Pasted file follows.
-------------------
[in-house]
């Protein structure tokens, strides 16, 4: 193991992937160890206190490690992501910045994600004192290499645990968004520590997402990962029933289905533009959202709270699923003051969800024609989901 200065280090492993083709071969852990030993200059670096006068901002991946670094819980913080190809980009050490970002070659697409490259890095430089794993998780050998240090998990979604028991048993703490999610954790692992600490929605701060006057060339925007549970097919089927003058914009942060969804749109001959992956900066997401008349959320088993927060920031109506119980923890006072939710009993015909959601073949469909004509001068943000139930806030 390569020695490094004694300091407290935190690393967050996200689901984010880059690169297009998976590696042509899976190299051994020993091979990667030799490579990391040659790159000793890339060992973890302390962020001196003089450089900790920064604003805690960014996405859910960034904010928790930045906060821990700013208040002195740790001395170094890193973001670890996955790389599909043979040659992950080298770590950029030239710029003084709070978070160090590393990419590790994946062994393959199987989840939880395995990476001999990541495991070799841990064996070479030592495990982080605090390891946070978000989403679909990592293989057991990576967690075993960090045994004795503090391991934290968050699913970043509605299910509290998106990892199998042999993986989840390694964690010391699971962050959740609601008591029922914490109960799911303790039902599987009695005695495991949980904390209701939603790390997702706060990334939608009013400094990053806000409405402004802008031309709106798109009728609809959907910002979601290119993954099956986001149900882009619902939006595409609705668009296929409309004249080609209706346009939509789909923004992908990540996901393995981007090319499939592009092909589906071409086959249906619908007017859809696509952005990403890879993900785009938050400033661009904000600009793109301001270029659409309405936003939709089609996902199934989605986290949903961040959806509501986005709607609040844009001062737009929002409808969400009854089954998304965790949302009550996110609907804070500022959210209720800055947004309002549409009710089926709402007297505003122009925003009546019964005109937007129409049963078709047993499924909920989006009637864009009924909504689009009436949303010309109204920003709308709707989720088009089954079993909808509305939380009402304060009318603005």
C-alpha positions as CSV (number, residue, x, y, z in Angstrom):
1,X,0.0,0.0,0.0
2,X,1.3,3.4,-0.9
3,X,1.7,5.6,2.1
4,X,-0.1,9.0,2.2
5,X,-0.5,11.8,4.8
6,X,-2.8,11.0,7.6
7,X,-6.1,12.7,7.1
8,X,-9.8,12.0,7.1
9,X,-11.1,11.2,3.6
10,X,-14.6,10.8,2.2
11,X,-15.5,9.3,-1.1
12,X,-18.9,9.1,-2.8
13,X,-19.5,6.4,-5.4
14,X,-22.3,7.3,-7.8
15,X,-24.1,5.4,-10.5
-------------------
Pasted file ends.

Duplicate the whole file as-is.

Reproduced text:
[in-house]
């Protein structure tokens, strides 16, 4: 193991992937160890206190490690992501910045994600004192290499645990968004520590997402990962029933289905533009959202709270699923003051969800024609989901 200065280090492993083709071969852990030993200059670096006068901002991946670094819980913080190809980009050490970002070659697409490259890095430089794993998780050998240090998990979604028991048993703490999610954790692992600490929605701060006057060339925007549970097919089927003058914009942060969804749109001959992956900066997401008349959320088993927060920031109506119980923890006072939710009993015909959601073949469909004509001068943000139930806030 390569020695490094004694300091407290935190690393967050996200689901984010880059690169297009998976590696042509899976190299051994020993091979990667030799490579990391040659790159000793890339060992973890302390962020001196003089450089900790920064604003805690960014996405859910960034904010928790930045906060821990700013208040002195740790001395170094890193973001670890996955790389599909043979040659992950080298770590950029030239710029003084709070978070160090590393990419590790994946062994393959199987989840939880395995990476001999990541495991070799841990064996070479030592495990982080605090390891946070978000989403679909990592293989057991990576967690075993960090045994004795503090391991934290968050699913970043509605299910509290998106990892199998042999993986989840390694964690010391699971962050959740609601008591029922914490109960799911303790039902599987009695005695495991949980904390209701939603790390997702706060990334939608009013400094990053806000409405402004802008031309709106798109009728609809959907910002979601290119993954099956986001149900882009619902939006595409609705668009296929409309004249080609209706346009939509789909923004992908990540996901393995981007090319499939592009092909589906071409086959249906619908007017859809696509952005990403890879993900785009938050400033661009904000600009793109301001270029659409309405936003939709089609996902199934989605986290949903961040959806509501986005709607609040844009001062737009929002409808969400009854089954998304965790949302009550996110609907804070500022959210209720800055947004309002549409009710089926709402007297505003122009925003009546019964005109937007129409049963078709047993499924909920989006009637864009009924909504689009009436949303010309109204920003709308709707989720088009089954079993909808509305939380009402304060009318603005």
C-alpha positions as CSV (number, residue, x, y, z in Angstrom):
1,X,0.0,0.0,0.0
2,X,1.3,3.4,-0.9
3,X,1.7,5.6,2.1
4,X,-0.1,9.0,2.2
5,X,-0.5,11.8,4.8
6,X,-2.8,11.0,7.6
7,X,-6.1,12.7,7.1
8,X,-9.8,12.0,7.1
9,X,-11.1,11.2,3.6
10,X,-14.6,10.8,2.2
11,X,-15.5,9.3,-1.1
12,X,-18.9,9.1,-2.8
13,X,-19.5,6.4,-5.4
14,X,-22.3,7.3,-7.8
15,X,-24.1,5.4,-10.5